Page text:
'Oh, thank heavens it's you, Bob Levey," said the soft female voice in my left ear. "I need help. You see, Bob, (long pause) . . . . I'm a potato junkie."

I never know what to say at moments like this. The first ten things that rattle through your skull are hopelessly wrong. You can't say, "That's nice." You can't say, "Did your mother hate you when you were a child?" All you can utter is whatever pops into your head that doesn't sound patently offensive. Which, in my case, was:

"Oh, yeah?"

"Yeah. I'm a junkie for the hash browns at Hot Shoppes. I mean, I used to be. I mean, well . . . ."

"What do you mean, ma'am?"

"They've quit serving the ones I loved," said the junkie. "They're predone now, and they taste like cardboard. I asked the manager in the Langley Park Hot Shoppes the other day. He said some business school graduate thought it up. Said it was too expensive to have somebody peeling potatoes in the back."

"I'm amazed that you called me, ma'am," I said. "After all, it's well known that I absolutely despise all things caloric."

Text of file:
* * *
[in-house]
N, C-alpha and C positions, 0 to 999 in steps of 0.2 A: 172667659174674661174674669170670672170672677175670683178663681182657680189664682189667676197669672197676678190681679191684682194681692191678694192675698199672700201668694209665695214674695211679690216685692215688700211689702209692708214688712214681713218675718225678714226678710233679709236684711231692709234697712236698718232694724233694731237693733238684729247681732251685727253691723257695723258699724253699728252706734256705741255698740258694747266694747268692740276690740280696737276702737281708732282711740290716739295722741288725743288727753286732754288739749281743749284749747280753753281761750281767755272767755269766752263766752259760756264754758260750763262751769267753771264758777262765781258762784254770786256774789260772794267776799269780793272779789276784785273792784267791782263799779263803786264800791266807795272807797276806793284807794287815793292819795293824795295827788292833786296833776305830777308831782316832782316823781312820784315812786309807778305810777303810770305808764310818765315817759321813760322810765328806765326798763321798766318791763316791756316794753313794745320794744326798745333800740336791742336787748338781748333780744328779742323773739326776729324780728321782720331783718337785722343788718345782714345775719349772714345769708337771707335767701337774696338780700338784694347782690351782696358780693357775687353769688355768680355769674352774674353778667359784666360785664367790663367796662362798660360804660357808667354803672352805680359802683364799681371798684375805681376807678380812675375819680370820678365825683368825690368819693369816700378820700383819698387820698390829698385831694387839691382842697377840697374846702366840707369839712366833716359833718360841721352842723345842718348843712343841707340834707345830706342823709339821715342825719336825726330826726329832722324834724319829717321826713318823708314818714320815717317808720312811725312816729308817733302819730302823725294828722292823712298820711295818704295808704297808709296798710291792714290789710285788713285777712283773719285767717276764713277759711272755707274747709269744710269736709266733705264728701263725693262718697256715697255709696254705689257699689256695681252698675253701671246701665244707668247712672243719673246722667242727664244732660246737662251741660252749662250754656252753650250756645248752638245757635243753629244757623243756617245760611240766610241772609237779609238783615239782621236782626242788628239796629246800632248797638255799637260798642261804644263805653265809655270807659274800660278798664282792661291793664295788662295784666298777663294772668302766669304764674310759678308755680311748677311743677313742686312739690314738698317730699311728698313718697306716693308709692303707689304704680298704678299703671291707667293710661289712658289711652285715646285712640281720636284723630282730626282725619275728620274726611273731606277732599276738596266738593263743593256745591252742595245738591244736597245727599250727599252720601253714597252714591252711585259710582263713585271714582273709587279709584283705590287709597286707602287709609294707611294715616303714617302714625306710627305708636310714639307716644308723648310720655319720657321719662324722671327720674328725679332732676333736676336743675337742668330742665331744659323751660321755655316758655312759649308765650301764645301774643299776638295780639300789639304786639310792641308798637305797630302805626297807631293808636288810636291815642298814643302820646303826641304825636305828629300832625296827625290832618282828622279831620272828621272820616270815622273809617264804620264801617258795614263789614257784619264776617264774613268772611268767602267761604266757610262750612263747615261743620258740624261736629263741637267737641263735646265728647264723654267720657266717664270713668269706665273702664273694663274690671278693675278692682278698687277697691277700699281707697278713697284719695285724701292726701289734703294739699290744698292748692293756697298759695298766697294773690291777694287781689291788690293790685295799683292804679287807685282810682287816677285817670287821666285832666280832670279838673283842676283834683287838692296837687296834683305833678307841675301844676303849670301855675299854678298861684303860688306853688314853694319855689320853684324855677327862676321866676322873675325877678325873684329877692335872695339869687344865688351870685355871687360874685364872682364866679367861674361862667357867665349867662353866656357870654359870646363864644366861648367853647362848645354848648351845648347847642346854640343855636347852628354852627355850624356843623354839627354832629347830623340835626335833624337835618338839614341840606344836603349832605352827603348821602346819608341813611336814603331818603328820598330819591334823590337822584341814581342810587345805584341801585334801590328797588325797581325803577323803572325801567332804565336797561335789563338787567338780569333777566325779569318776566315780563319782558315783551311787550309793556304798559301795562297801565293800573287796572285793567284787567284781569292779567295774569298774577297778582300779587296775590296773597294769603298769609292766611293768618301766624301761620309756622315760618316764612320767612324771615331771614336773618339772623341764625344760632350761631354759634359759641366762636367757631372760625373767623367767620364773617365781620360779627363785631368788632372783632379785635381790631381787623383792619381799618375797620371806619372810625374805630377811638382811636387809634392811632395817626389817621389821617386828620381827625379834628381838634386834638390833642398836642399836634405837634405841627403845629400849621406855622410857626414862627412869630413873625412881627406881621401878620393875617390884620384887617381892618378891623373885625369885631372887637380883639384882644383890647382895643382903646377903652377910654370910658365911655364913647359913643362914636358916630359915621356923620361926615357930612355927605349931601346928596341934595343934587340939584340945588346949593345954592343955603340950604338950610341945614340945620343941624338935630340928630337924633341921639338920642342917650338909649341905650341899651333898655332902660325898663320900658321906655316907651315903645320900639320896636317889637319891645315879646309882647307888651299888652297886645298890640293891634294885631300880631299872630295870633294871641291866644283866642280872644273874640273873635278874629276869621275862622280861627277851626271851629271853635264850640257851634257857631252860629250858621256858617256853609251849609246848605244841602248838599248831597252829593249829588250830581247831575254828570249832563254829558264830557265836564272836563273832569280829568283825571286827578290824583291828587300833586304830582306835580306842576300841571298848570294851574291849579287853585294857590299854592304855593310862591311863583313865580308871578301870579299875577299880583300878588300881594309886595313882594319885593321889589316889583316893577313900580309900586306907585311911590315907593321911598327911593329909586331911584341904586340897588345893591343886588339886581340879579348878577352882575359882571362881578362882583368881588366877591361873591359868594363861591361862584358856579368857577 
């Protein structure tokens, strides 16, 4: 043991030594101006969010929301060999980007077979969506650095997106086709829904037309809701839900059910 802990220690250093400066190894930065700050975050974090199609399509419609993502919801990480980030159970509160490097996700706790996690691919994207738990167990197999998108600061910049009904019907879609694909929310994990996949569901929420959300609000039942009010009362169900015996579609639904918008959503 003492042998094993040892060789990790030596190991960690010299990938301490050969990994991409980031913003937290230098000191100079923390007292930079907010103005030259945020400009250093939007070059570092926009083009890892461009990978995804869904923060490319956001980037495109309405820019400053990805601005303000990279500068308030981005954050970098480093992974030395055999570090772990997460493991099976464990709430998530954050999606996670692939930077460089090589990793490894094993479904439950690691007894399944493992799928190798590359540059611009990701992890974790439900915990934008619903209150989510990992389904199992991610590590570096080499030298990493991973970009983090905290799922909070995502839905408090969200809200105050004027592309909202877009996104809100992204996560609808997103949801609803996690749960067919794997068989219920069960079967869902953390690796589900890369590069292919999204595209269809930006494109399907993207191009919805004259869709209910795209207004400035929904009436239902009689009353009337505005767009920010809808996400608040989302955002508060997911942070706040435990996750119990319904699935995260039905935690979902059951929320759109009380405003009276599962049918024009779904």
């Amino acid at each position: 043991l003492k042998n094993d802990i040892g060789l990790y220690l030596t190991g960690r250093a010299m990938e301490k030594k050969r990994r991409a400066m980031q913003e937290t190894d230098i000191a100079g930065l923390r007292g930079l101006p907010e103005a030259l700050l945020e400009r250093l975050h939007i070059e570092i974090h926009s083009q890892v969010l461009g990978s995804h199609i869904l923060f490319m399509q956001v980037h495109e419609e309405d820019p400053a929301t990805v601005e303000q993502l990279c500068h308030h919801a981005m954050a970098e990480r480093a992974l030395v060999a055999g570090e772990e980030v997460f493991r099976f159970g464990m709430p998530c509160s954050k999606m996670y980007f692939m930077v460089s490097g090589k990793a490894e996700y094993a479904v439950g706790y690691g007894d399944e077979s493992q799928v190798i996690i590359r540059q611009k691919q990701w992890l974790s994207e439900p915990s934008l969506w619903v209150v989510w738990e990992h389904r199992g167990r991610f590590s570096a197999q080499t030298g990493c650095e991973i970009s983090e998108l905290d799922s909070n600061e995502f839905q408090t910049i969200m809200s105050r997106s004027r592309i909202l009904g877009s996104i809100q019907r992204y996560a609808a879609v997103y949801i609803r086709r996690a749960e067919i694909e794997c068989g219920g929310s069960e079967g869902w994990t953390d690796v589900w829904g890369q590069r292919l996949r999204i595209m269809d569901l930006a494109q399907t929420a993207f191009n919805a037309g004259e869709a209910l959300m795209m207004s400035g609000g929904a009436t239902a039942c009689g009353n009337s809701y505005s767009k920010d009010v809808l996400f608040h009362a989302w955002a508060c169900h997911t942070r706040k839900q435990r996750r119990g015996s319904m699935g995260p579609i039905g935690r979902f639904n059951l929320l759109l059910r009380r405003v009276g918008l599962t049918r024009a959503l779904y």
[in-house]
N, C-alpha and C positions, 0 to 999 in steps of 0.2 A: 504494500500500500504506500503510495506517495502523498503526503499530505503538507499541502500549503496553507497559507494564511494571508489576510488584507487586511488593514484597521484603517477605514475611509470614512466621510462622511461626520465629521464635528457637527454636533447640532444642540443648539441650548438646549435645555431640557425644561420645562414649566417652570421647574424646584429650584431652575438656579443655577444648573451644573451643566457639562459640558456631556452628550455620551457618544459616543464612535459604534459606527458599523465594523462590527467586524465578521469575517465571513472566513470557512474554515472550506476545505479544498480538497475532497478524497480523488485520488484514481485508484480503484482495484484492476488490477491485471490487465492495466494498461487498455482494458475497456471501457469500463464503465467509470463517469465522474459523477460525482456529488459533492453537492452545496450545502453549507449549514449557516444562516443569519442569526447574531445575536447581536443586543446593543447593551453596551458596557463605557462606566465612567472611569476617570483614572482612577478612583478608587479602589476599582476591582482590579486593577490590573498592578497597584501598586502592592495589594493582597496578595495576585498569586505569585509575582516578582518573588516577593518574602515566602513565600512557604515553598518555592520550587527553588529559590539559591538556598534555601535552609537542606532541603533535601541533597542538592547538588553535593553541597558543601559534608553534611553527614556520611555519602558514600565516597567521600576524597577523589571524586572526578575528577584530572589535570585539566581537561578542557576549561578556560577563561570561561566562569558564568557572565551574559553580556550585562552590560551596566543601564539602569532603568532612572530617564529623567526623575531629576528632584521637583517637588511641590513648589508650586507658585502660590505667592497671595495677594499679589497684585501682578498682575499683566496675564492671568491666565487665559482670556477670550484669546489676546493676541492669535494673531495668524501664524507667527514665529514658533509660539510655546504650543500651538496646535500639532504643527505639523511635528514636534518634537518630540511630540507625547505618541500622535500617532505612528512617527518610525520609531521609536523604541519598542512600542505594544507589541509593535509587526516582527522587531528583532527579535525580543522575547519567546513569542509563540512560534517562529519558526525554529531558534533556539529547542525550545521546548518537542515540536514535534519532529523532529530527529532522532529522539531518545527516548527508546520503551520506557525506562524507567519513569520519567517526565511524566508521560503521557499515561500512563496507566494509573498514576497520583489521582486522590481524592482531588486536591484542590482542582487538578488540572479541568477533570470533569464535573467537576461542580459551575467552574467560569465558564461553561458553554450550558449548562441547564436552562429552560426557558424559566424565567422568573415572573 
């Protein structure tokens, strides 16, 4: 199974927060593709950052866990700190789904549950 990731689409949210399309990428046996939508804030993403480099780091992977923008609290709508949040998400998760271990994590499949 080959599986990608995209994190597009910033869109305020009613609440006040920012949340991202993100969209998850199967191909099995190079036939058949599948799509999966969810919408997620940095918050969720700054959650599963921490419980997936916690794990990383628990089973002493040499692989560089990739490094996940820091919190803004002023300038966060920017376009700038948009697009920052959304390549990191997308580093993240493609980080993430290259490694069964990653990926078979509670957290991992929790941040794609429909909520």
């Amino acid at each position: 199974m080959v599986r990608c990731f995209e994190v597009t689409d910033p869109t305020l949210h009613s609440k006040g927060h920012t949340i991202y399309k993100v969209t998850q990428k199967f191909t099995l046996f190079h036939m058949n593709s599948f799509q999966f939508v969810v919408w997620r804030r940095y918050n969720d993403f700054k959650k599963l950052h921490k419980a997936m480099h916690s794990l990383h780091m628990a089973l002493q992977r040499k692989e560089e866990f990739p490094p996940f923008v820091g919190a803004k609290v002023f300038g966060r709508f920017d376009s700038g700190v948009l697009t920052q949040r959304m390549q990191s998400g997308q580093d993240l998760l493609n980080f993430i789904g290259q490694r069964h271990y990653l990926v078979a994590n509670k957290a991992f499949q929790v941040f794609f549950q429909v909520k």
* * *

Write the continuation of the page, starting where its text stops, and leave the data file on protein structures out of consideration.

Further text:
"Tell me another one."

"I wouldn't try. Let me see what Hot Shoppes has to say."

"And you'll put it in the paper?"

"I'll put it in the paper."

"Just promise me one thing."

"What's that?"

"That you won't use my name. All my friends think I eat bean sprouts and drink purified water. Just call me The Potato Junkie From Takoma."

Your wish is my command, TPJFT. Unfortunately, I can't say the same about your wish and Hot Shoppes management.

"We have not been boiling or peeling potatoes for a long time," said Don Wyvell, division director for Hot Shoppes. "Our hash browns are raw and frozen and we cook them . . . . This new type is a little easier for us to handle. It is faster to cook and it requires less attention on the grill. But it tastes like a potato, and it tastes good."

I suspect, though, Don, that for junkies, it doesn't taste good enough.